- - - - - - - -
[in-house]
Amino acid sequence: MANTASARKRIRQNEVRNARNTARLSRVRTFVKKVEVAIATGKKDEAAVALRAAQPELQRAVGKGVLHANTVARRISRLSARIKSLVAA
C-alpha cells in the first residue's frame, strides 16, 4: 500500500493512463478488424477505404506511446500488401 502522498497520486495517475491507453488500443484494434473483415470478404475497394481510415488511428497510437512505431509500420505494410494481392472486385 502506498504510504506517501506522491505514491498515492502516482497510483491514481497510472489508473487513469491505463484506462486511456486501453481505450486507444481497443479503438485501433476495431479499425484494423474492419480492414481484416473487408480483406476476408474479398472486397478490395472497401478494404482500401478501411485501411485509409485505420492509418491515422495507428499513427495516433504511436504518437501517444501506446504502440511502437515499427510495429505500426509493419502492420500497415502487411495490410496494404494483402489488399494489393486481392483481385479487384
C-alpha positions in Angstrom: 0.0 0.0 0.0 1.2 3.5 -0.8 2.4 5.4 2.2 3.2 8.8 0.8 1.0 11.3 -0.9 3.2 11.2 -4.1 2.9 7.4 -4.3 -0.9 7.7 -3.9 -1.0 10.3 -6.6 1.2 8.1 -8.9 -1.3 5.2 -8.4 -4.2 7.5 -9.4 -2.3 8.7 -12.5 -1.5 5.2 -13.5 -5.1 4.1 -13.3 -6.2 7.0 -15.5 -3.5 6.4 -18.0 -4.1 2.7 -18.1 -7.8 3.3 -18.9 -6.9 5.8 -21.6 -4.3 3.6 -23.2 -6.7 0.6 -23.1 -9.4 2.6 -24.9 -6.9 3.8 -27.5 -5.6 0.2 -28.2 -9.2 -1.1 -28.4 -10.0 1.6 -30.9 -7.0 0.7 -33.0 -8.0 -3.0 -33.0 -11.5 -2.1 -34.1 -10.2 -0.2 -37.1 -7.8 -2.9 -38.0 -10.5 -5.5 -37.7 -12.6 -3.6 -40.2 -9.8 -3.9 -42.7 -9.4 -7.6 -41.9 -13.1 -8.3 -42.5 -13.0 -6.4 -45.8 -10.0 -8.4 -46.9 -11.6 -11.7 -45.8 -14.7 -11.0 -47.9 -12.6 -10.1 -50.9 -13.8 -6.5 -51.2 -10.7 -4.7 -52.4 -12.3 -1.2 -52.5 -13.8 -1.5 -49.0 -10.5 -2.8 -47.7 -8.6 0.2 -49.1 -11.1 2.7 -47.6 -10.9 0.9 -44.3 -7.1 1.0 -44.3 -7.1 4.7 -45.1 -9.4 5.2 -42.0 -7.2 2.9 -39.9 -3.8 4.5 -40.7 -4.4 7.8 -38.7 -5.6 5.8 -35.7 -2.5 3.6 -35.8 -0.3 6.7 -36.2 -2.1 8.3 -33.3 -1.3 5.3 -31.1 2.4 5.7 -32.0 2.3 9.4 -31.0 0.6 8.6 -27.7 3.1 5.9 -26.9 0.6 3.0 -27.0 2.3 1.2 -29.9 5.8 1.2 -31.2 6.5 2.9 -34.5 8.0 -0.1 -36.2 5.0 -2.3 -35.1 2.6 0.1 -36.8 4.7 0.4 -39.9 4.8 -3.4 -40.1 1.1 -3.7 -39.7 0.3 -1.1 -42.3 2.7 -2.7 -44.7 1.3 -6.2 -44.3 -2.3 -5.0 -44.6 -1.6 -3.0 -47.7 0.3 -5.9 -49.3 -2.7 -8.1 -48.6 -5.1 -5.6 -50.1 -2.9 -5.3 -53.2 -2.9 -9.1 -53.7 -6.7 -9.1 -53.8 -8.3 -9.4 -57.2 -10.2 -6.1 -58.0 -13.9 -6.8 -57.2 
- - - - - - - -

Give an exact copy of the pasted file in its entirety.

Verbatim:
[in-house]
Amino acid sequence: MANTASARKRIRQNEVRNARNTARLSRVRTFVKKVEVAIATGKKDEAAVALRAAQPELQRAVGKGVLHANTVARRISRLSARIKSLVAA
C-alpha cells in the first residue's frame, strides 16, 4: 500500500493512463478488424477505404506511446500488401 502522498497520486495517475491507453488500443484494434473483415470478404475497394481510415488511428497510437512505431509500420505494410494481392472486385 502506498504510504506517501506522491505514491498515492502516482497510483491514481497510472489508473487513469491505463484506462486511456486501453481505450486507444481497443479503438485501433476495431479499425484494423474492419480492414481484416473487408480483406476476408474479398472486397478490395472497401478494404482500401478501411485501411485509409485505420492509418491515422495507428499513427495516433504511436504518437501517444501506446504502440511502437515499427510495429505500426509493419502492420500497415502487411495490410496494404494483402489488399494489393486481392483481385479487384
C-alpha positions in Angstrom: 0.0 0.0 0.0 1.2 3.5 -0.8 2.4 5.4 2.2 3.2 8.8 0.8 1.0 11.3 -0.9 3.2 11.2 -4.1 2.9 7.4 -4.3 -0.9 7.7 -3.9 -1.0 10.3 -6.6 1.2 8.1 -8.9 -1.3 5.2 -8.4 -4.2 7.5 -9.4 -2.3 8.7 -12.5 -1.5 5.2 -13.5 -5.1 4.1 -13.3 -6.2 7.0 -15.5 -3.5 6.4 -18.0 -4.1 2.7 -18.1 -7.8 3.3 -18.9 -6.9 5.8 -21.6 -4.3 3.6 -23.2 -6.7 0.6 -23.1 -9.4 2.6 -24.9 -6.9 3.8 -27.5 -5.6 0.2 -28.2 -9.2 -1.1 -28.4 -10.0 1.6 -30.9 -7.0 0.7 -33.0 -8.0 -3.0 -33.0 -11.5 -2.1 -34.1 -10.2 -0.2 -37.1 -7.8 -2.9 -38.0 -10.5 -5.5 -37.7 -12.6 -3.6 -40.2 -9.8 -3.9 -42.7 -9.4 -7.6 -41.9 -13.1 -8.3 -42.5 -13.0 -6.4 -45.8 -10.0 -8.4 -46.9 -11.6 -11.7 -45.8 -14.7 -11.0 -47.9 -12.6 -10.1 -50.9 -13.8 -6.5 -51.2 -10.7 -4.7 -52.4 -12.3 -1.2 -52.5 -13.8 -1.5 -49.0 -10.5 -2.8 -47.7 -8.6 0.2 -49.1 -11.1 2.7 -47.6 -10.9 0.9 -44.3 -7.1 1.0 -44.3 -7.1 4.7 -45.1 -9.4 5.2 -42.0 -7.2 2.9 -39.9 -3.8 4.5 -40.7 -4.4 7.8 -38.7 -5.6 5.8 -35.7 -2.5 3.6 -35.8 -0.3 6.7 -36.2 -2.1 8.3 -33.3 -1.3 5.3 -31.1 2.4 5.7 -32.0 2.3 9.4 -31.0 0.6 8.6 -27.7 3.1 5.9 -26.9 0.6 3.0 -27.0 2.3 1.2 -29.9 5.8 1.2 -31.2 6.5 2.9 -34.5 8.0 -0.1 -36.2 5.0 -2.3 -35.1 2.6 0.1 -36.8 4.7 0.4 -39.9 4.8 -3.4 -40.1 1.1 -3.7 -39.7 0.3 -1.1 -42.3 2.7 -2.7 -44.7 1.3 -6.2 -44.3 -2.3 -5.0 -44.6 -1.6 -3.0 -47.7 0.3 -5.9 -49.3 -2.7 -8.1 -48.6 -5.1 -5.6 -50.1 -2.9 -5.3 -53.2 -2.9 -9.1 -53.7 -6.7 -9.1 -53.8 -8.3 -9.4 -57.2 -10.2 -6.1 -58.0 -13.9 -6.8 -57.2 